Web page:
Co-opting Jordan’s Electronic Media, Jordanian Blogs Status & Other Media Realizations

Even since the King held a meeting earlier this month with the chief editors of the Kingdom’s dailies, there has been some movement with regards to media reform. I have to say, I wouldn’t really call it media reform any more. Media in Jordan, at this point, is what it is. There seems to be the tendency to view any movement forward as “reform”, so I’ve decided to put a more economic spin on the term and categorize it more along the lines of a recession; two consecutive “quarters” of positive growth can now be considered “reform”.

In any case.

These moves on the media scene have varied but mostly revolved around changing/reviewing legislation, and mostly the kind of legislation that has to do with restrictions on journalists.

But when it comes to changing laws, even the Jordan Press Association is reviewing its own bylaws, which if in my opinion, are simply a secondary system of restrictions in case the judicial system fails to do its thing. And in that context, Abdul Wahab Zgheilat, president of the Jordan Press Association said something I found fairly interesting: “The amendments to the JPA bylaw will aim at expanding the association’s membership base to include journalists working in electronic media and the audiovisual outlet.”

There is no doubt that electronic media has proven to be a hassle for the mainstream who flat out do not accept it but must reluctantly do so in the same way people who clung to typewriters eventually gave in to the computer. Some of Jordan’s electronic media does have sensationalist tendencies, with some bordering towards the tabloidish, but in a country like Jordan I’m just as unlikely to believe an article in a mainstream paper as I would an electronic website.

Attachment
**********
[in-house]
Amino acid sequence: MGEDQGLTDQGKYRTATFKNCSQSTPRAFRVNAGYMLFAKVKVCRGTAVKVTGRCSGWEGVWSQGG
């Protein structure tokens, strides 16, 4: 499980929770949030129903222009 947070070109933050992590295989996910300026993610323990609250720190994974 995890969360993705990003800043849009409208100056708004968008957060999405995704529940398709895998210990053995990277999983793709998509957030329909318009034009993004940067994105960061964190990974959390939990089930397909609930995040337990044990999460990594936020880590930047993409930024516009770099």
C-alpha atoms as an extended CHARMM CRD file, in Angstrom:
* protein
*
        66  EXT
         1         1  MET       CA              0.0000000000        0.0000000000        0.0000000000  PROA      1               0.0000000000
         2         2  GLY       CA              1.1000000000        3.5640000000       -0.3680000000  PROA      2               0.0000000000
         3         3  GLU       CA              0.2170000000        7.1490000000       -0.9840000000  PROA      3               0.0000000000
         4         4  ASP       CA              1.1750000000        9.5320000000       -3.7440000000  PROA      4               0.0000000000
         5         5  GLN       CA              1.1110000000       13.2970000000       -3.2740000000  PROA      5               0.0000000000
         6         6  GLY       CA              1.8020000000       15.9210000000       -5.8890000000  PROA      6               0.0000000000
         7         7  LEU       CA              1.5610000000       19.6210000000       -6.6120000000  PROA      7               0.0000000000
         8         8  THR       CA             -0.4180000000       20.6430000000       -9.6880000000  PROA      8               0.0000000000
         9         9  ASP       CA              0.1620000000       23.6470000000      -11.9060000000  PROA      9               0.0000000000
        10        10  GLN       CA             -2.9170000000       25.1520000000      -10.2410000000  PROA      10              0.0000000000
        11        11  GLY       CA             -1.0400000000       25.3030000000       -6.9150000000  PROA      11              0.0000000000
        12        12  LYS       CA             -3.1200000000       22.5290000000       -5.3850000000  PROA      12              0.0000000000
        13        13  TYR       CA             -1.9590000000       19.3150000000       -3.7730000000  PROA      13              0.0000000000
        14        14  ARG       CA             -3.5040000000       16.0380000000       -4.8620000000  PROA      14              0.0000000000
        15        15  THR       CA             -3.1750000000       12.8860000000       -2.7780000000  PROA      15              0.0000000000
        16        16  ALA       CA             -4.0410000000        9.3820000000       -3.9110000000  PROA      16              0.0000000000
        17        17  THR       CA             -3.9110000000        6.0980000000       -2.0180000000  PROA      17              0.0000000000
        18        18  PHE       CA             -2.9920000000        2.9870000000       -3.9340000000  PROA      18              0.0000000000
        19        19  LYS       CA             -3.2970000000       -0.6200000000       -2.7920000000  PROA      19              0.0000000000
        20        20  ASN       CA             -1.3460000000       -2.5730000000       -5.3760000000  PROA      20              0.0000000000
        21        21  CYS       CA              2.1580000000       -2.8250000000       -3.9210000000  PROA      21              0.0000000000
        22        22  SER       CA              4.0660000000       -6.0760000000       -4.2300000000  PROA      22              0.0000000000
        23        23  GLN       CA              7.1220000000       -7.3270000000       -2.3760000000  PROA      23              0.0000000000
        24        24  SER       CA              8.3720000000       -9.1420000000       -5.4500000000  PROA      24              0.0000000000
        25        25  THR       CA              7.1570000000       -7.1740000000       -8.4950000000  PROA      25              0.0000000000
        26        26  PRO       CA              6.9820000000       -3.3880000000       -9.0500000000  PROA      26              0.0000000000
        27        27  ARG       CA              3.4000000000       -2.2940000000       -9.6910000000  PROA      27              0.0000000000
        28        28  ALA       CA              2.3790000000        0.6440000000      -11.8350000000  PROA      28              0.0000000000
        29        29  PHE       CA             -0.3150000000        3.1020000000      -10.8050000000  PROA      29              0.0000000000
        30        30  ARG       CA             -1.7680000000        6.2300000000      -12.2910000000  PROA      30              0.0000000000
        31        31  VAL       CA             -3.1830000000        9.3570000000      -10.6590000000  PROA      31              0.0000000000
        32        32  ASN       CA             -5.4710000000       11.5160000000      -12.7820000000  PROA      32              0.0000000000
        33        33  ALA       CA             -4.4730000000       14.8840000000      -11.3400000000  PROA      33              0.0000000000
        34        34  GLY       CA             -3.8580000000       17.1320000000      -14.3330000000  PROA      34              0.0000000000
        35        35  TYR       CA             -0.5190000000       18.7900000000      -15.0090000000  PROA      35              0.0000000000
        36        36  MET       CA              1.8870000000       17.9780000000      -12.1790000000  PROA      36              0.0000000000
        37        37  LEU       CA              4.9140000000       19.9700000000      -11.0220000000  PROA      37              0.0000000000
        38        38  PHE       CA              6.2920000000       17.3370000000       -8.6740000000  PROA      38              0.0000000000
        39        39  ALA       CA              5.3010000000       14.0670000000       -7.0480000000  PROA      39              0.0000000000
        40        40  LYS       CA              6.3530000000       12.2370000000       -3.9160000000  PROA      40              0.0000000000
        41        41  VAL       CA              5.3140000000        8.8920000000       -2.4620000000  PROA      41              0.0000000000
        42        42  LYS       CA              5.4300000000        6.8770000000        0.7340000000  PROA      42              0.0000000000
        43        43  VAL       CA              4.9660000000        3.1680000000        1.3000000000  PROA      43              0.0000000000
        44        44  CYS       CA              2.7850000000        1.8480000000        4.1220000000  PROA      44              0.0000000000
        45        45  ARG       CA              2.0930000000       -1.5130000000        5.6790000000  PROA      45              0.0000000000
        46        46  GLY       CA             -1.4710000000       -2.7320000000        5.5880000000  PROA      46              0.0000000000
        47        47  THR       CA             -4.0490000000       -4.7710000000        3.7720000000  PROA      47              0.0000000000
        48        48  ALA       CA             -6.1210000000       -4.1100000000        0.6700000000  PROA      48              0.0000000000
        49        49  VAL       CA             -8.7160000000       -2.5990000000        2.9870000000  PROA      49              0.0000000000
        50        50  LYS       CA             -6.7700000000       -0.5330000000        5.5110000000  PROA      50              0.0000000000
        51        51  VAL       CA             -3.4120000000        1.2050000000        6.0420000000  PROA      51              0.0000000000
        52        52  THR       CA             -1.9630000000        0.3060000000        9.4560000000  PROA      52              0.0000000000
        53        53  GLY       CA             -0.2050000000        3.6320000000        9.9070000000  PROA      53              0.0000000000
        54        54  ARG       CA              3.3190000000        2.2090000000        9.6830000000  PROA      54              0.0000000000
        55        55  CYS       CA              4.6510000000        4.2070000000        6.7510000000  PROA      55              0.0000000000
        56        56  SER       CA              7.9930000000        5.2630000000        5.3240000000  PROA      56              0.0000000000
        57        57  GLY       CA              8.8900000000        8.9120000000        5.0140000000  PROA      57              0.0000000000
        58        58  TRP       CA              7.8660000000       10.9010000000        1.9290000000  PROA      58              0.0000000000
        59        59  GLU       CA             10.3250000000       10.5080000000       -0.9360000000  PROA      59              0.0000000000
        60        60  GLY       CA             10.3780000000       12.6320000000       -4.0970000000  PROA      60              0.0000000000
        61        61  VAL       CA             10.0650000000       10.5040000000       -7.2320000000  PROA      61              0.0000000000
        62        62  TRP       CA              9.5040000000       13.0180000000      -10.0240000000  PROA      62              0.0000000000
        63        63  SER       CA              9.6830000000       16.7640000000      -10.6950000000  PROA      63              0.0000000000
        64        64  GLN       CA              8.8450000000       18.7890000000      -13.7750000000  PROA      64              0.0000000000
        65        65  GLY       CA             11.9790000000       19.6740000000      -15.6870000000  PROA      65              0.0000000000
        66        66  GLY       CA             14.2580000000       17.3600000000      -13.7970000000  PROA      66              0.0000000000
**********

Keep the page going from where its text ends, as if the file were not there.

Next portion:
The second thing to note here is that such statements, and many others like it, point to a trend where the state is declaring its intentions, in one way or another, to co-opt electronic media. It is done with the appearance of a welcoming-open-arms approach, but in reality, I’m likely to believe that they see a need to bring electronic media to the fold in order to control them and force them to abide by local legislation like any other media outlet.

That being said.

The state (or even general) definition of “electronic media” does not include blogs.

I think that while there is a realization that electronic media must be controlled, there is also a simultaneous realization that blogs cannot be controlled. At least not without shutting down half the Internet at this point.